So far, so good. Other than the federal 3-year expiry to the hazard assessment, the two jurisdictions essentially require the same things. 

Speaking of hazard assessments, more precisely about atmospheric hazards, my provincially minded brain has spotted something federally:

“the percentage of oxygen in the air in the confined space is not less than 18 percent by volume and not more than 23 percent by volume, at normal atmospheric pressure” SOR/86-304 S.11.4(1)(a)(iii)

Huzzah! A difference!

The oxygen levels differ from Ontario. Reg 632 requirements, “an oxygen content in the atmosphere that is less than 19.5 percent or more than 23 percent by volume”. 

If you took anything from this post so far, you now have the three differences between provincial and federal requirements for confined spaces ready for use in your workplace, or for trivia night with your friends, either or I’m good with.

With such minor differences in terms of definitions, validity periods of assessments, or oxygen levels, you could question why?

Why is one different from the other? I am not going to lie; I am rather curious… however, that’s not the point here. We want to ensure compliance with the regulation that applies to us and, in terms of due diligence, follow what offers our workers the most significant safety level.

I can sum up confined space in four roles. 

  1. The entrant – This is the person that goes into the hole, tank, vat, etc. 
  2. The attendant – This is the person who watches the person that goes into the hole, tank, vat, etc. 
  3. The rescuer – This is the person who hopes they will never have to go into the hole, tank, vat, etc. 
  4. The employer – This is the person/designate who ensures that those involved above follow the plan and program for the hole, tank, vat, etc.

Training Requirements

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Time to finally get back to that training element I mentioned earlier. What type of training do you or your workers need? Awareness vs rescue training is a question we as a company get all the time.  Well, I think it depends on where you fit into your organization’s confined space program.

I’m going to reference the four roles to separate workers into training requirements. 

As the workers performing the work and monitoring the hazards identified as part of your risk assessment, the entrant and attendant would need awareness training. These two roles need to be able to:

  1. Become more aware of confined space hazards and hazard controls.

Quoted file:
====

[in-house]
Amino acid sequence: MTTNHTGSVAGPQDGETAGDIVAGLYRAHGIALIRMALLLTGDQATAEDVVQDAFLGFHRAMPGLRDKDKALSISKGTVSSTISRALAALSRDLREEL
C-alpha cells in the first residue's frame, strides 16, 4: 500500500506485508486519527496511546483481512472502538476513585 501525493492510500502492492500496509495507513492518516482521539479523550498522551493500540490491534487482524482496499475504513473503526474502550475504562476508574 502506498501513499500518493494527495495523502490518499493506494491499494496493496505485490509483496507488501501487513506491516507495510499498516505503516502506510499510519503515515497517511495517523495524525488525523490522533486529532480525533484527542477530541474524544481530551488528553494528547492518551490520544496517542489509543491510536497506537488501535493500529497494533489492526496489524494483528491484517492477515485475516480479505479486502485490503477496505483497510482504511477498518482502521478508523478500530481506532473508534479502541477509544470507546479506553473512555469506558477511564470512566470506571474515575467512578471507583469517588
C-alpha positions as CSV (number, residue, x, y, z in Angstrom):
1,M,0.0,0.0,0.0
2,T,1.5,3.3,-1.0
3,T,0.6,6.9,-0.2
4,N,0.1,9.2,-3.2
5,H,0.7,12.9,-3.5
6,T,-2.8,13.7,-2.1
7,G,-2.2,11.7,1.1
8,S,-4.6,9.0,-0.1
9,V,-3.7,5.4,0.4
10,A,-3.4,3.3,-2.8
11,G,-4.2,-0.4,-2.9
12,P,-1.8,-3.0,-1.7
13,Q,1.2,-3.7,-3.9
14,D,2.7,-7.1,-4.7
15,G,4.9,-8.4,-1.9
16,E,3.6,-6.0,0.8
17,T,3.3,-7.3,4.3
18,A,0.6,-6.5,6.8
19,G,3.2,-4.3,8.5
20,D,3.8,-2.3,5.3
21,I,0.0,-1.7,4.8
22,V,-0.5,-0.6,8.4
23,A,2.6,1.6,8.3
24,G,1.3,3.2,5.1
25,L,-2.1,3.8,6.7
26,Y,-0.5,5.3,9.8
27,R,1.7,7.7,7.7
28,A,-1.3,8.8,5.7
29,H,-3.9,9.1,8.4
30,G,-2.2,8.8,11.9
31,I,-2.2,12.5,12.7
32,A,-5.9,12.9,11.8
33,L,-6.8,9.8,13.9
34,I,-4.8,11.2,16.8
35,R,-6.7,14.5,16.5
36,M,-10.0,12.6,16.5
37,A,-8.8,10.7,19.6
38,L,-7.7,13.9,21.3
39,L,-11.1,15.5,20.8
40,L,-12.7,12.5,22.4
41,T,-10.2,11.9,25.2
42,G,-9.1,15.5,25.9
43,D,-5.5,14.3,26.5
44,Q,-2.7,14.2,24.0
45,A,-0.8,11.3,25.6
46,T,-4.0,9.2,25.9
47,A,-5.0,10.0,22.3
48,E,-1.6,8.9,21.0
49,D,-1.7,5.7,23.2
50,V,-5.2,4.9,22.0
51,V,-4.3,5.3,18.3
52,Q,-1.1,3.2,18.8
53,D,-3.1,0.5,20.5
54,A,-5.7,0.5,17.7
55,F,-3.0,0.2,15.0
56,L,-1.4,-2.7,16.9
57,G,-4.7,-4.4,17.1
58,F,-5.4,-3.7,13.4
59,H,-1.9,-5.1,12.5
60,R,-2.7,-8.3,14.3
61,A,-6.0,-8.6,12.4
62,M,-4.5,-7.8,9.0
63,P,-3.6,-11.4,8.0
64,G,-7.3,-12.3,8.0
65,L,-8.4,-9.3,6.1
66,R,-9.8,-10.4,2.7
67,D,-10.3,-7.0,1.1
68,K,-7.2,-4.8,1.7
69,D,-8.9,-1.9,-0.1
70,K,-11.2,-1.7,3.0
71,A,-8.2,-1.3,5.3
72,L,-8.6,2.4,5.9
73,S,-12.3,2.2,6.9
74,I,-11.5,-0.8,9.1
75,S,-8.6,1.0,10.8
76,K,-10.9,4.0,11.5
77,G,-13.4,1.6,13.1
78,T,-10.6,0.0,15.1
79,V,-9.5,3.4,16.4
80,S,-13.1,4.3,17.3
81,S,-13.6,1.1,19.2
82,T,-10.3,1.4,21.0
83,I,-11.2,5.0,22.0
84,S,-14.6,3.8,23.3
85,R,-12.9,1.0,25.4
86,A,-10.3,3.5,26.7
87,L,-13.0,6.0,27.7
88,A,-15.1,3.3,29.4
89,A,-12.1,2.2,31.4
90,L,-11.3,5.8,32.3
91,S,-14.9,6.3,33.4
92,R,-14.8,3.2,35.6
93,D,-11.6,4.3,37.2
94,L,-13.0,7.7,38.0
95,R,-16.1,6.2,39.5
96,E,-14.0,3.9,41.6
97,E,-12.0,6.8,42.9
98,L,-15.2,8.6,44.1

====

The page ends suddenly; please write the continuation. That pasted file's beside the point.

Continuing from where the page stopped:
2. Be able to recognize confined spaces and related hazards.
  3. Be able to identify elements of an effective confined space program.
  4. Understand the roles and responsibilities of the authorized entrant and safety attendant
  5. Understand what provisions must be in place for safe entry, communications and on-site rescue capabilities.
  6. Be able to understand the provisions required for the entry permit.
  7. Have knowledge of hazards that may be faced during entry, including the signs, symptoms, modes and consequences of the exposure.  

As the rescuer(s), well, you have slightly different needs. Awareness training is a must, but additional training is needed for your role. O. Reg 632 S. 5 (11) state the obligations for on-site rescue procedures:

“(1) The employer shall ensure that no worker enters or remains in a confined space unless, in accordance with the relevant plan, adequate written on-site rescue procedures that apply to the confined space have been developed and are ready for immediate implementation.  (2) Before a worker enters a confined space, the employer shall ensure that an adequate number of persons trained in the matters listed in subsection (3) are available for immediate implementation of the on-site rescue procedures mentioned in subsection (1).” 

So, this is something that you need to have but will be specific to your confined space program.  It continues with: 

“(3) The persons shall be trained in, (a) the on-site rescue procedures mentioned in subsection (1); (b) first aid and cardio-pulmonary resuscitation; and (c) the use of the rescue equipment required in accordance with the relevant plan.” 

Equipment may consist of tripods, SCBA’s and gas dectors, to name a few.

So based on these requirements, if a member of your JHSC or I asked the designated rescuers questions about the methods of rescue, the equipment used, its inspections, and deployment – would they be able to answer these questions as per your program?

Ideally, yes, but not always. So, they need to be trained in awareness and rescue.

Lastly, the employer/designate. Well, I hope this will be a short paragraph… considering what has been covered above, and based on the OHSA S.25 (2) (a)(d) requirements for providing information, instruction, etc.… what do you think you would require in this role to ensure all of the above is being complied with in your organization? For your confined spaces?

Ultimately, you have to prove you took all precautions reasonable in the circumstance for the worker’s protection. 

Well, what a wild ride that was! Who knew browsing the government websites, killing, I mean, maximizing my time working from home would cover so much? So, as it turns out, dealing with confined spaces – both federally and provincially will be very similar.

The entry plans, hazard assessments, and rescue components more or less align.

Realistically though, nothing much has changed.

Our workers are still our top priority, and regulations set out the least we can do – but we can always do better. If people don’t go home at the end of the day, the trivia tips I gave you earlier could become charges, and no one wants those.    

 

Geoff Rowatt
Health & Safety Trainer | CHRP | CHRL